** As featured in issue 5 **
Many aspects of fusion and jazz guitar playing can seem very daunting at first and have an element of the dark arts about them. The mysterious and often over-complicated nature of concepts such as ‘playing outside’ and ‘chromatic approach notes’ used by all jazz and fusion musicians, can seem like rocket science for the uninitiated. However, there are ways to develop your chromaticism that don’t involve a membership with MENSA and a four-year degree programme.
Let’s define what we mean by chromaticism and why it’s important. Playing chromatically doesn’t mean that we will simply be playing a chromatic scale (a scale containing all 12 notes available in western music). The idea is to connect scale tones by adding in some of the notes in between any scale notes a tone apart. Let me emphasise that this is a simplified concept and that chromaticism can become a complex art form – the point is that it needn’t be in order to get started. Chromatic playing is important because it has become part of the vocabulary of Jazz/fusion playing and as such is required in order to sound authentic within the genre. I often hear many players who know countless scales and arpeggios and can play them over complex chord changes but still sound like something is missing from their playing. Often it is the chromaticism that is missing and the effect is easy to hear.
For the purpose of this tutorial let’s take a simple three note scale that most of you will already know – the G major scale. This scale is constructed from tones and semitones (two fret and one fret gaps respectively). Whenever we find a tone or two fret gap we can play the note in between to create a chromatic effect. We call these extra notes ‘chromatic additions’ to the scale. Some chromatic additions sound better or smoother than others. On the low E and A strings try adding in the 6th fret with your third finger to create the pattern, 3,5,6,7 on each string. In this case the 6th fret is our ‘chromatic addition’. Notice how smooth this sounds. On the D and G strings simply fill in the gap between the 5th and 7th frets giving you 4,5,6 and 7th frets. On the B and high E strings do the same process filling in the 6th fret this time giving us 5,6,7 and 8th frets. Now you have a chromatic addition on every string simply by filling in the gaps. Try playing right through the scale and resolve or finish back to the 7th fret on the high E string (the note B). Notice that you can still hear the sound of a G major scale even though you’ve added in all of these chromatic notes. I have given you some examples of how you can utilise this idea in the video and improvised a solo using chromatic additions in A Dorian (the same notes as G major).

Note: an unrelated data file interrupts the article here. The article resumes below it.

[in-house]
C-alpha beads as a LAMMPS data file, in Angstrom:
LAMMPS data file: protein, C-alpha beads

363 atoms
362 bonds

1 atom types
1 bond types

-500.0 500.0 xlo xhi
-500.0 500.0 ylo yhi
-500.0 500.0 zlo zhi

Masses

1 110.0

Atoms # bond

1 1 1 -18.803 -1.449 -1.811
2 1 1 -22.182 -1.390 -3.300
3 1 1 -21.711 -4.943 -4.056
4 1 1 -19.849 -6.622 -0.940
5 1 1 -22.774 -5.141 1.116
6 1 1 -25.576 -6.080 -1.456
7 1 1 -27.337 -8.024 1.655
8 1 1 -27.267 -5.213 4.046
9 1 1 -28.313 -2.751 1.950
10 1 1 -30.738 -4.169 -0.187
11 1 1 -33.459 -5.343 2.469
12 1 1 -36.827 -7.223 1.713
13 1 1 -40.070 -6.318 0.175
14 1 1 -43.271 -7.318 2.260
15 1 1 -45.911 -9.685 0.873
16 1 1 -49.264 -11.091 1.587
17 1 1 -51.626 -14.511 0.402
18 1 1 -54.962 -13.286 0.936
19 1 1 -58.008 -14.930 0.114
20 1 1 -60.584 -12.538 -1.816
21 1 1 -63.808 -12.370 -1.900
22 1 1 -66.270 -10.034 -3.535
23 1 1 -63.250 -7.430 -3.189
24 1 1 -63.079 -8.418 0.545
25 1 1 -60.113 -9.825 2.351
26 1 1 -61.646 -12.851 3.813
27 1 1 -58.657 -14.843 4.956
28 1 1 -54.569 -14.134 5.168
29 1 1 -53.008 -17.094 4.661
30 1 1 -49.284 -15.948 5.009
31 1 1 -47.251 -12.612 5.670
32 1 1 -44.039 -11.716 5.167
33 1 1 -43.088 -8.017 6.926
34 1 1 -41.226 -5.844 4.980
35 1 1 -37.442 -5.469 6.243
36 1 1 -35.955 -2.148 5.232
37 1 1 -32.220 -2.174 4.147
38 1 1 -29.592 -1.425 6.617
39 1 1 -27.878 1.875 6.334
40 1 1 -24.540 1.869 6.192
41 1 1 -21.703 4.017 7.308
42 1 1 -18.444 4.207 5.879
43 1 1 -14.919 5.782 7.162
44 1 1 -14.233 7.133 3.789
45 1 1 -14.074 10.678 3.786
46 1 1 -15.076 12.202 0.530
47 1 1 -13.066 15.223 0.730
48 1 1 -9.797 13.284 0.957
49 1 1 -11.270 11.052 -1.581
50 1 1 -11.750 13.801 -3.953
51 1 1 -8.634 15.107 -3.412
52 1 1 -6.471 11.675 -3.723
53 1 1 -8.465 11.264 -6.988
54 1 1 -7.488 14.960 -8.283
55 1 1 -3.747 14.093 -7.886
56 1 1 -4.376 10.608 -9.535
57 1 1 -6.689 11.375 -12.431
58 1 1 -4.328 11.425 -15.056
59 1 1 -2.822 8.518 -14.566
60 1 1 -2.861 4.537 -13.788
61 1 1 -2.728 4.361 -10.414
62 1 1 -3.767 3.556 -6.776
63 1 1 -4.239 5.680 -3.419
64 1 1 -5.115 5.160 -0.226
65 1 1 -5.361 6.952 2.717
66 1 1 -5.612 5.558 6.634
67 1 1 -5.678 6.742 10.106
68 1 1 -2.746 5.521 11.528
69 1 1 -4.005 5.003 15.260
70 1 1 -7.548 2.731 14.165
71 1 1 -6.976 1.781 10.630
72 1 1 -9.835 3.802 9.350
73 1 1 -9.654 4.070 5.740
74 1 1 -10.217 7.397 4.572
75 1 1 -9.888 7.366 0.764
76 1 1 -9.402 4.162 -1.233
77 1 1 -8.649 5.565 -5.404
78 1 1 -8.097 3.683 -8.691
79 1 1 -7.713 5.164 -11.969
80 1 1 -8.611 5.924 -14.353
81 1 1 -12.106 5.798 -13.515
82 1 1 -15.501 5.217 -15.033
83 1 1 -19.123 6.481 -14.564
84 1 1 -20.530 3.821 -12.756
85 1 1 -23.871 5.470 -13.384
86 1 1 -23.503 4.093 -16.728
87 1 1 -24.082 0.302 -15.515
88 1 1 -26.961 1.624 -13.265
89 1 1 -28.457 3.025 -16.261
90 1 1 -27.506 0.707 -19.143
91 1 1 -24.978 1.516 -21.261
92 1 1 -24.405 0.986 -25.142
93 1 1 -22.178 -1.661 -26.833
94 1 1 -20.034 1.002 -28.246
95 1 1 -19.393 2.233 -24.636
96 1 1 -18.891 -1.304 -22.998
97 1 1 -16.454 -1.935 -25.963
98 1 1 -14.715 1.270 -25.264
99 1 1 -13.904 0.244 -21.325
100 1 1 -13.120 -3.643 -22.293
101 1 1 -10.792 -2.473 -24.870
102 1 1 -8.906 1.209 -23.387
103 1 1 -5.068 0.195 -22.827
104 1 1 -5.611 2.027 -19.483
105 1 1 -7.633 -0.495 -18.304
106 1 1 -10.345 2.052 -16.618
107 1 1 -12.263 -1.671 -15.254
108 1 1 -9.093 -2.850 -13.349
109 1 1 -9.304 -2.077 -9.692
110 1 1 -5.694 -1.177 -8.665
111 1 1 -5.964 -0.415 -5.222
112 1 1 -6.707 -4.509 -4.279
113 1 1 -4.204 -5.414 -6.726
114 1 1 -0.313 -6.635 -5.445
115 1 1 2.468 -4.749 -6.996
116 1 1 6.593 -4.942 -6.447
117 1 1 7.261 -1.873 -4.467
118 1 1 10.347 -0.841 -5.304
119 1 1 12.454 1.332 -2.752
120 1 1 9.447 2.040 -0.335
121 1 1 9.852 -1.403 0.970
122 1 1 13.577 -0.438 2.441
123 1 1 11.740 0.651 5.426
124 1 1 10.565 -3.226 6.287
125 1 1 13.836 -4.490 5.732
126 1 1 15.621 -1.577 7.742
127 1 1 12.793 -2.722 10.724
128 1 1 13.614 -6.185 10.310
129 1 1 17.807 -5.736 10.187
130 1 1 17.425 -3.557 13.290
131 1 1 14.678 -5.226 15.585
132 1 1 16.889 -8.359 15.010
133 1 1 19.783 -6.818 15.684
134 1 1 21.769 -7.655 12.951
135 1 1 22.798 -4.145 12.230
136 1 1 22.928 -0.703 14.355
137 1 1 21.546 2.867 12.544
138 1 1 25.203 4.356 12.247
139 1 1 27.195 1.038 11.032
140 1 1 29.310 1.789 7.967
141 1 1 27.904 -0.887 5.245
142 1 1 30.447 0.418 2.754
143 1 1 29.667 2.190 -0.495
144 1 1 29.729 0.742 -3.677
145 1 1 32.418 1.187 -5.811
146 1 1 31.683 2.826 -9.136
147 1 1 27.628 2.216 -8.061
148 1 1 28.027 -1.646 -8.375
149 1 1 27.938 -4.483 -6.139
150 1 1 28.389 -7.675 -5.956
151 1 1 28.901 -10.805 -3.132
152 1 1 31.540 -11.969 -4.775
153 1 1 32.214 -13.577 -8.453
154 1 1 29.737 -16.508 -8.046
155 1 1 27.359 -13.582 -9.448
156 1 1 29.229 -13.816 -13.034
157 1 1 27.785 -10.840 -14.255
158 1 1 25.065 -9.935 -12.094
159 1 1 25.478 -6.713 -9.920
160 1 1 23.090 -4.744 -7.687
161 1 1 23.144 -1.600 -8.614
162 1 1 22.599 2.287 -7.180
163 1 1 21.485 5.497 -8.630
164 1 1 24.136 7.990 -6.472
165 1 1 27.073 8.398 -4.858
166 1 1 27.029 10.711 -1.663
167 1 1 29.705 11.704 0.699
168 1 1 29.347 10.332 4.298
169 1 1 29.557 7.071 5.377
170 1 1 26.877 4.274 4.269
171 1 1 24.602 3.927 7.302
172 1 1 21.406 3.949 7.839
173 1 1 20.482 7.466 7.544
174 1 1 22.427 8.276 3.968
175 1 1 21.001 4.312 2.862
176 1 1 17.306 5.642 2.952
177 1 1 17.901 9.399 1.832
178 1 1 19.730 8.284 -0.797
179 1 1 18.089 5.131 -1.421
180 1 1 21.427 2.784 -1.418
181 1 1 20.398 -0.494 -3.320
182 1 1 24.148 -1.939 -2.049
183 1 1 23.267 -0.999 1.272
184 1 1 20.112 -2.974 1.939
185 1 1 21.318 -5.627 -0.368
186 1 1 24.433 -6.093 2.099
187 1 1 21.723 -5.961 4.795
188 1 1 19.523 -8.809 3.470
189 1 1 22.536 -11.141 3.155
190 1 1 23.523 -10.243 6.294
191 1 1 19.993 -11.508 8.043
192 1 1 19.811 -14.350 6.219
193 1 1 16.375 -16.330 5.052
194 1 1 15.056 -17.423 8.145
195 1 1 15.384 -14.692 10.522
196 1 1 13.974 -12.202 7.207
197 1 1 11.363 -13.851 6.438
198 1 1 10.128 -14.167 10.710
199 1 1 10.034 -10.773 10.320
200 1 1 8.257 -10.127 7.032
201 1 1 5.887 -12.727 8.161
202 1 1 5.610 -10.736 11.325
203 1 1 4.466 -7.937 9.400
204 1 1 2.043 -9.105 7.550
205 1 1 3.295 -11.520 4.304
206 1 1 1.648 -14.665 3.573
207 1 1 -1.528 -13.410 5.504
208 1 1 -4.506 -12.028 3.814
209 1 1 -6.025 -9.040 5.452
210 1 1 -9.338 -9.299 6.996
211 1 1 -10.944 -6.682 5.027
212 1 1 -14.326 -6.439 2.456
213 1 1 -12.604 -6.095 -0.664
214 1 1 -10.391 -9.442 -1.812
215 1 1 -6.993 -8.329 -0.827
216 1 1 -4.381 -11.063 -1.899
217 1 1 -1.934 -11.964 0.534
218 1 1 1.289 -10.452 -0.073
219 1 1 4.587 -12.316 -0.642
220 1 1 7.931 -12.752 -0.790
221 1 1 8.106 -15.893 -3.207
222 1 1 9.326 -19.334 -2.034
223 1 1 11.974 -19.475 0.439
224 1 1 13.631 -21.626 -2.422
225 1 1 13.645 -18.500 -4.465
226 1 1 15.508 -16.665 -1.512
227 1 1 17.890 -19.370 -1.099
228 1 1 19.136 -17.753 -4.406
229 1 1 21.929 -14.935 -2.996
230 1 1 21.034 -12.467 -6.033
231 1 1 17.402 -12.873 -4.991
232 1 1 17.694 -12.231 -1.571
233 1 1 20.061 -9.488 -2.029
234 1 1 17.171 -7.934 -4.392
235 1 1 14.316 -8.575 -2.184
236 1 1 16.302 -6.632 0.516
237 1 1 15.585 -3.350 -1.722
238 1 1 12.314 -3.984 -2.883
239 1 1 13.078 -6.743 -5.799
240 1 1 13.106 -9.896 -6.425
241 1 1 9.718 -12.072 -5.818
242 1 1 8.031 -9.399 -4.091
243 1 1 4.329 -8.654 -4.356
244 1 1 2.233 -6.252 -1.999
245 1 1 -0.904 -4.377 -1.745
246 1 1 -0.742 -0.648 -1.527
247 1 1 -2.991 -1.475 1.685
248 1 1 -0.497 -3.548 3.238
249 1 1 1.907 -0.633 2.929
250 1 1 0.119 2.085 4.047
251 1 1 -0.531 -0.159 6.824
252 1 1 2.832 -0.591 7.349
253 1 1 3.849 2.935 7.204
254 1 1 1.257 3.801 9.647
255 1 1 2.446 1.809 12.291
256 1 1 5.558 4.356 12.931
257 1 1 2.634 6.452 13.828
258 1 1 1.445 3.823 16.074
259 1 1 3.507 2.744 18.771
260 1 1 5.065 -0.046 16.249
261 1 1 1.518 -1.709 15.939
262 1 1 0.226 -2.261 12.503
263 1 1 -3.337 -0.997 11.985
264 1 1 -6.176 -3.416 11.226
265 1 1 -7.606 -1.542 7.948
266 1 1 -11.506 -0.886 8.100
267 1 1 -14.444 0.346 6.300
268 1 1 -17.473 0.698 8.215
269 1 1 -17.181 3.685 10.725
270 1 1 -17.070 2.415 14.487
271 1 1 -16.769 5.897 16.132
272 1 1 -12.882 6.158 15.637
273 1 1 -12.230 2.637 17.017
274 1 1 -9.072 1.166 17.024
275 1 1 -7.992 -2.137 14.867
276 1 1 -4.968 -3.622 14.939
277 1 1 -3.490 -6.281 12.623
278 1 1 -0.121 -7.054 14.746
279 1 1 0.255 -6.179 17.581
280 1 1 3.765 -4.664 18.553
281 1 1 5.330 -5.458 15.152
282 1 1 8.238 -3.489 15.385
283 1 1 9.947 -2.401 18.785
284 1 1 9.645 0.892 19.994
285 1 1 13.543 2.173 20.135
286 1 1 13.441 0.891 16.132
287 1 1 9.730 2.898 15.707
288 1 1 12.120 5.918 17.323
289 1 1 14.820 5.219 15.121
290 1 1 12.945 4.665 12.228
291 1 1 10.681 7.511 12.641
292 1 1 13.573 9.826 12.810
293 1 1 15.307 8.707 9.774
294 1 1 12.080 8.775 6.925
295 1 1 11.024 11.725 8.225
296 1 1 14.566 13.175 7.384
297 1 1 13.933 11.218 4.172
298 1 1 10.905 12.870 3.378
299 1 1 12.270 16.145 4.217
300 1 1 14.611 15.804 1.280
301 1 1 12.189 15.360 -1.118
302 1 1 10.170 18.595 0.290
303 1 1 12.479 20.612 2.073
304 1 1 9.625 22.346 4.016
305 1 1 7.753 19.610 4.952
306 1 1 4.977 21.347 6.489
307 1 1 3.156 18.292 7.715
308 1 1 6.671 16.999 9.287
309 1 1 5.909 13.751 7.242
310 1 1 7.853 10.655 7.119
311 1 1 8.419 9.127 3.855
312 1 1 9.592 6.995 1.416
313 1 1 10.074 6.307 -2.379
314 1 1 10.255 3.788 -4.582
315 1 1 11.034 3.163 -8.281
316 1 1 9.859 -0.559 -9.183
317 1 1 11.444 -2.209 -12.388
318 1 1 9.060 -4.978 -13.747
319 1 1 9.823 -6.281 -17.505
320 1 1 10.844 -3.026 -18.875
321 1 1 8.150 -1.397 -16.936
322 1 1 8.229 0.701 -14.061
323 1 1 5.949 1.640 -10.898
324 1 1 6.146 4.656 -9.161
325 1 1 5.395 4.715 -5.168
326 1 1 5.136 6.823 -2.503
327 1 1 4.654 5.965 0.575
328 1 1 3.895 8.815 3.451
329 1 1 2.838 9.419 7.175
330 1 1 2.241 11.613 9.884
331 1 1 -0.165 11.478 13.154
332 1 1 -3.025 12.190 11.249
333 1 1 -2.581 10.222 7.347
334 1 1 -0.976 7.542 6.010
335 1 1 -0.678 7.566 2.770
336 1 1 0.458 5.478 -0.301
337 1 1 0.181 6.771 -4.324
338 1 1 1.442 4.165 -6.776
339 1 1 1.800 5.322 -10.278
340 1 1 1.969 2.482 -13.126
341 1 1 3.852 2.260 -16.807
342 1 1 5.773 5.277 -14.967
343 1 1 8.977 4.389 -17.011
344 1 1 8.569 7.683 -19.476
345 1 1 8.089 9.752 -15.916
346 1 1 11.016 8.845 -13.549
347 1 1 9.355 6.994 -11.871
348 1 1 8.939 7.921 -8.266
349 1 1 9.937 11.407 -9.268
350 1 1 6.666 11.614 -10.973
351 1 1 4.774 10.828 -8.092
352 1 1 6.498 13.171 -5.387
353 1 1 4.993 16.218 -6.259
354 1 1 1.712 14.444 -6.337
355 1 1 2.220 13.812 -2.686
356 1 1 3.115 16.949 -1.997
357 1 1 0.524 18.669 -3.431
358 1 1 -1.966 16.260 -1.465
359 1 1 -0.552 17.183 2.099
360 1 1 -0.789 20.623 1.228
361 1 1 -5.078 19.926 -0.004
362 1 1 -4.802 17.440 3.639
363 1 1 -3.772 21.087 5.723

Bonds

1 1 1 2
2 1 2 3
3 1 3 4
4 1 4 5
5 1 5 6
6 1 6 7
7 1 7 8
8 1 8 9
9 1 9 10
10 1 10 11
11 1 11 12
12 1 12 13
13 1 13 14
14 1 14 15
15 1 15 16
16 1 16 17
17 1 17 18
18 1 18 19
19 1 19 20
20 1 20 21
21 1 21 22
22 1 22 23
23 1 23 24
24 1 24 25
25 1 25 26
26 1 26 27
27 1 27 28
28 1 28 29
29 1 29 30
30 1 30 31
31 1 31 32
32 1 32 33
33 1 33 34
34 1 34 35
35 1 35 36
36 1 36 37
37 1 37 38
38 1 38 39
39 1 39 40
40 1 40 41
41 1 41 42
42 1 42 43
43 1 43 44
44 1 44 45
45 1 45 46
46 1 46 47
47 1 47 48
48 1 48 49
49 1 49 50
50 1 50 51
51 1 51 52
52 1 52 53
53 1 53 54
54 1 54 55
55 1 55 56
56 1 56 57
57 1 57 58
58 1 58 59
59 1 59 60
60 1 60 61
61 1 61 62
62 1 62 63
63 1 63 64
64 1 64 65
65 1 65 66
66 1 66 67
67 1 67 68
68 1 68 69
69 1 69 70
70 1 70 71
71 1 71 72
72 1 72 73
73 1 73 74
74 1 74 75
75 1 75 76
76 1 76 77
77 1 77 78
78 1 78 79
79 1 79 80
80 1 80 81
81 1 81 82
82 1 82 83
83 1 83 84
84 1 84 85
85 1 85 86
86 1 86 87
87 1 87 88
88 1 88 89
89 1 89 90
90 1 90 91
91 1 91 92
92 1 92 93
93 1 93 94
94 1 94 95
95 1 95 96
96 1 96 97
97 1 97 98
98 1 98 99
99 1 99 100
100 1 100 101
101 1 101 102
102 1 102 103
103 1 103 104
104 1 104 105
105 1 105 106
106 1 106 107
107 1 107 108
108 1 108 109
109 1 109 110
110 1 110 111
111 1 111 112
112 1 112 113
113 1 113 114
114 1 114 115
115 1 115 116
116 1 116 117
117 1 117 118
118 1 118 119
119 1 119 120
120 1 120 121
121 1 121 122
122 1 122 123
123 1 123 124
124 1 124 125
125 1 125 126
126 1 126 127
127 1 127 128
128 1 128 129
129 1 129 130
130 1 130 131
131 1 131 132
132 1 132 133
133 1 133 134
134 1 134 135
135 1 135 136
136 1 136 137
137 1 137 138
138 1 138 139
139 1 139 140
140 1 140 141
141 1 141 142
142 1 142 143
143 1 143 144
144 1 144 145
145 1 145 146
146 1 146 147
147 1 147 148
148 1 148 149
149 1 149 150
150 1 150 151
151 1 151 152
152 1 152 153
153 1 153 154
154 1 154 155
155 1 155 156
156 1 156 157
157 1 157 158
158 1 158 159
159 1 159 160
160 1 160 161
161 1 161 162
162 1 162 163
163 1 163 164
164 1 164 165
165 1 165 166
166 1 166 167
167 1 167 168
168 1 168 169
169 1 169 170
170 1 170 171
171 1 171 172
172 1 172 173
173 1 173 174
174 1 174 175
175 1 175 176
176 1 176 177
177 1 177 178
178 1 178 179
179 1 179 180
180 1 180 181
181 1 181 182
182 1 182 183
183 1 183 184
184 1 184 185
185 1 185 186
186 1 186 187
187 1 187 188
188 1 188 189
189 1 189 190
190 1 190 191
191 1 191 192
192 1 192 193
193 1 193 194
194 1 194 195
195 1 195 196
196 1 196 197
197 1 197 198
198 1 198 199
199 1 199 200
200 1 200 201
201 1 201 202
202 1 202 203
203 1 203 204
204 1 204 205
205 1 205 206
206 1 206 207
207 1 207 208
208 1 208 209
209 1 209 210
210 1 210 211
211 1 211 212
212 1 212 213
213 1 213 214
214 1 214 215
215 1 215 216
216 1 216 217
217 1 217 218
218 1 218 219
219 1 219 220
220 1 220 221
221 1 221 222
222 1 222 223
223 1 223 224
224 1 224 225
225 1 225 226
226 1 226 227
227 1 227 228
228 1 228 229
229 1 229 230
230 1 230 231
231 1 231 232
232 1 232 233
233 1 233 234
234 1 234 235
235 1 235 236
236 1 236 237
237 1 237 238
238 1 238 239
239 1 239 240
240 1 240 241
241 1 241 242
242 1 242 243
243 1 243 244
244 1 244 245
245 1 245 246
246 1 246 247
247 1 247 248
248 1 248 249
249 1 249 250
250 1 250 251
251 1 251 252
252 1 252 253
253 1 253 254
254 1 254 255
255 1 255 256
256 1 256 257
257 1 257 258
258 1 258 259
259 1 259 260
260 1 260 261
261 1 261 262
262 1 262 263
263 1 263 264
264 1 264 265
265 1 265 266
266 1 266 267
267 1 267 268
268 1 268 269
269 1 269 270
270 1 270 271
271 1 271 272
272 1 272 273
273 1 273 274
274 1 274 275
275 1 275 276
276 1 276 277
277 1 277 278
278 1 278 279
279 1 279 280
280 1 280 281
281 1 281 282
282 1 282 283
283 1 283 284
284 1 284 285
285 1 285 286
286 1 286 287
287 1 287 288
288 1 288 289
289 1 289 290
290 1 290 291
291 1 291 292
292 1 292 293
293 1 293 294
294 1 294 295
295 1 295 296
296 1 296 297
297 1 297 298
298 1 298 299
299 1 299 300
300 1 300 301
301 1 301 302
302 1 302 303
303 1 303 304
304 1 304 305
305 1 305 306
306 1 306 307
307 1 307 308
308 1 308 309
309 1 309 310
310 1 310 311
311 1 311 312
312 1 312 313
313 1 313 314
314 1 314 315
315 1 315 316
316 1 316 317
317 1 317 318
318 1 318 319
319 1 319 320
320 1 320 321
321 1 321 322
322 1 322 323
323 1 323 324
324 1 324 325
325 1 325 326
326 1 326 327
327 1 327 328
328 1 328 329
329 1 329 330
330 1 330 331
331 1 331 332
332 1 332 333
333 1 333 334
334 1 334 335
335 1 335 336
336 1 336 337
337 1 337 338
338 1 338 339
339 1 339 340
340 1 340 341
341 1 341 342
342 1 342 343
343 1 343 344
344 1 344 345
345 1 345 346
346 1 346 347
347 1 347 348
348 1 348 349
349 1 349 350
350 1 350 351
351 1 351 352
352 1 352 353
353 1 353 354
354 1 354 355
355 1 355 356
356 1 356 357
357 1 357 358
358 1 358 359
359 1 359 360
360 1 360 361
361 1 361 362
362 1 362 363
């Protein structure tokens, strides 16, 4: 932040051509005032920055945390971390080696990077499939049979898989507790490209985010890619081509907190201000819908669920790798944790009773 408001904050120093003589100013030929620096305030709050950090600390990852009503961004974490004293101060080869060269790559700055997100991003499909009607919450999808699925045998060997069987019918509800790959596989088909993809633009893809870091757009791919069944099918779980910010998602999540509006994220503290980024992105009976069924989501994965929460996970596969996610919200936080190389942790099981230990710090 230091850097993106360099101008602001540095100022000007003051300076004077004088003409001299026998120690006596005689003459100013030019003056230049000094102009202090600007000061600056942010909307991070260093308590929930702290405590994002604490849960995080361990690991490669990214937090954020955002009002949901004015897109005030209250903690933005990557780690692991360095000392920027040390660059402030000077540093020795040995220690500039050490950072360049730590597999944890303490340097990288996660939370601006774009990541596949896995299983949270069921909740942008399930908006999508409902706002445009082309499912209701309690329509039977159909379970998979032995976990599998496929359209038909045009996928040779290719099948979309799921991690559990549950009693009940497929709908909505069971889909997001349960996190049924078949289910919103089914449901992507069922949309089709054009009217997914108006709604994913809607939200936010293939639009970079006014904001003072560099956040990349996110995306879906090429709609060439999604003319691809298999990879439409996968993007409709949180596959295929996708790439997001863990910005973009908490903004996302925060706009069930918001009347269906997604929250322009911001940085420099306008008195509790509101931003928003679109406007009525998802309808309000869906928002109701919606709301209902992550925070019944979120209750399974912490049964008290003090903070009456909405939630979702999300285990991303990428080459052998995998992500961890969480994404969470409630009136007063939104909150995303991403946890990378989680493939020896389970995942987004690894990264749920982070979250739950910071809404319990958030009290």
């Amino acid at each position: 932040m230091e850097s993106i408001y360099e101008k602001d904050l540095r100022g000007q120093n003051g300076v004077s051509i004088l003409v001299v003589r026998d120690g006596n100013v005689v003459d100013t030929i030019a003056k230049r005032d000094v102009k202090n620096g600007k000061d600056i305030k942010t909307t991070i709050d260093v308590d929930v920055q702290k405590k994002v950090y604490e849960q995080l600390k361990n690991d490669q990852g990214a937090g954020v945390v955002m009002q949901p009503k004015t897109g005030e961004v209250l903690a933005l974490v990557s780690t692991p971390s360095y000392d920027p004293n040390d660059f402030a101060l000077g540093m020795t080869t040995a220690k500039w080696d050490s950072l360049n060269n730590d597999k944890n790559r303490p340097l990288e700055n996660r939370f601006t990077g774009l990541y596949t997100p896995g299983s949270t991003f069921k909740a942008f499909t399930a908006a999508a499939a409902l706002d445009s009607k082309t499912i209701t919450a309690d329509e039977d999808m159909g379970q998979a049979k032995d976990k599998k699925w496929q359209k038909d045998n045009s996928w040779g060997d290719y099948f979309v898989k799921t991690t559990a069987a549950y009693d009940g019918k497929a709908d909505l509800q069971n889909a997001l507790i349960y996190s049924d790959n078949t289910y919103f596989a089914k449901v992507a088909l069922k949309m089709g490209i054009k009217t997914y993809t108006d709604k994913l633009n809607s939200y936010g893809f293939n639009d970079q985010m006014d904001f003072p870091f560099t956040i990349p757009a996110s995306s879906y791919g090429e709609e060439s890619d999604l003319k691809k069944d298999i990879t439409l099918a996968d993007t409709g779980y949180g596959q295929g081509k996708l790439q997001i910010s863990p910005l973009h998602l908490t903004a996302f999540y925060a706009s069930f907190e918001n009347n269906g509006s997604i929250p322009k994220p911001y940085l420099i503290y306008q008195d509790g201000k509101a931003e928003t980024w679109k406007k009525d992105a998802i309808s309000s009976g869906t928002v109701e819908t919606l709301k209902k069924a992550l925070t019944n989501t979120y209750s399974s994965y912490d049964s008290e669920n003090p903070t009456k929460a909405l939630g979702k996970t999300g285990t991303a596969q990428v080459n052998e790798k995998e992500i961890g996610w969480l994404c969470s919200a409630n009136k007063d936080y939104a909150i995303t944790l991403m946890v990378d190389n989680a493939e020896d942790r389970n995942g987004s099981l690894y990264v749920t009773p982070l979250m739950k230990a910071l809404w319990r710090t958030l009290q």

Once you are used to the sound and technique required to play this new scale, feel free to add in these chromatic notes as you and your ear see fit. Try this technique with any other scales you know simply filling in gaps between any notes a tone apart to create a more authentic fusion sound. See if you cam spot this kind of technique in solos by players such as Greg Howe, Brett Garsed and T.J. Helmerich.
Bear in mind that this is just the beginning of your chromatic journey, so keep searching for new sounds and I’ll see you next time.